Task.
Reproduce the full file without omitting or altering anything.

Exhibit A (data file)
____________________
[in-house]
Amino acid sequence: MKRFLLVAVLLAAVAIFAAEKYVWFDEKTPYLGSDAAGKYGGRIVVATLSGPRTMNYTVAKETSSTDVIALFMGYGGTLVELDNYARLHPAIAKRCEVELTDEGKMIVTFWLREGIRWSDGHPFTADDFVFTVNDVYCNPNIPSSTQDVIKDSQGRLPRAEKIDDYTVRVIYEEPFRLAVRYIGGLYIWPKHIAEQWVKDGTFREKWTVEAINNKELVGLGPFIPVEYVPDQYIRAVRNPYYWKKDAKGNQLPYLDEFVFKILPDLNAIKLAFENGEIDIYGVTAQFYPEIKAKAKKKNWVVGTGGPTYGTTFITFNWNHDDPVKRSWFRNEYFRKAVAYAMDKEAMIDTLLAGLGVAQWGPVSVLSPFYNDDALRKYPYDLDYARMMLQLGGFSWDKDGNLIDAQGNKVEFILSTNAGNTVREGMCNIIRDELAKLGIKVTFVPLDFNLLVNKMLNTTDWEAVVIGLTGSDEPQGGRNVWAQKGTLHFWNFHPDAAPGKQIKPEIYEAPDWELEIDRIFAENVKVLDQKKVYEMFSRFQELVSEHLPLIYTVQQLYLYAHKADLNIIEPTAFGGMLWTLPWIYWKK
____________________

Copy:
[in-house]
Amino acid sequence: MKRFLLVAVLLAAVAIFAAEKYVWFDEKTPYLGSDAAGKYGGRIVVATLSGPRTMNYTVAKETSSTDVIALFMGYGGTLVELDNYARLHPAIAKRCEVELTDEGKMIVTFWLREGIRWSDGHPFTADDFVFTVNDVYCNPNIPSSTQDVIKDSQGRLPRAEKIDDYTVRVIYEEPFRLAVRYIGGLYIWPKHIAEQWVKDGTFREKWTVEAINNKELVGLGPFIPVEYVPDQYIRAVRNPYYWKKDAKGNQLPYLDEFVFKILPDLNAIKLAFENGEIDIYGVTAQFYPEIKAKAKKKNWVVGTGGPTYGTTFITFNWNHDDPVKRSWFRNEYFRKAVAYAMDKEAMIDTLLAGLGVAQWGPVSVLSPFYNDDALRKYPYDLDYARMMLQLGGFSWDKDGNLIDAQGNKVEFILSTNAGNTVREGMCNIIRDELAKLGIKVTFVPLDFNLLVNKMLNTTDWEAVVIGLTGSDEPQGGRNVWAQKGTLHFWNFHPDAAPGKQIKPEIYEAPDWELEIDRIFAENVKVLDQKKVYEMFSRFQELVSEHLPLIYTVQQLYLYAHKADLNIIEPTAFGGMLWTLPWIYWKK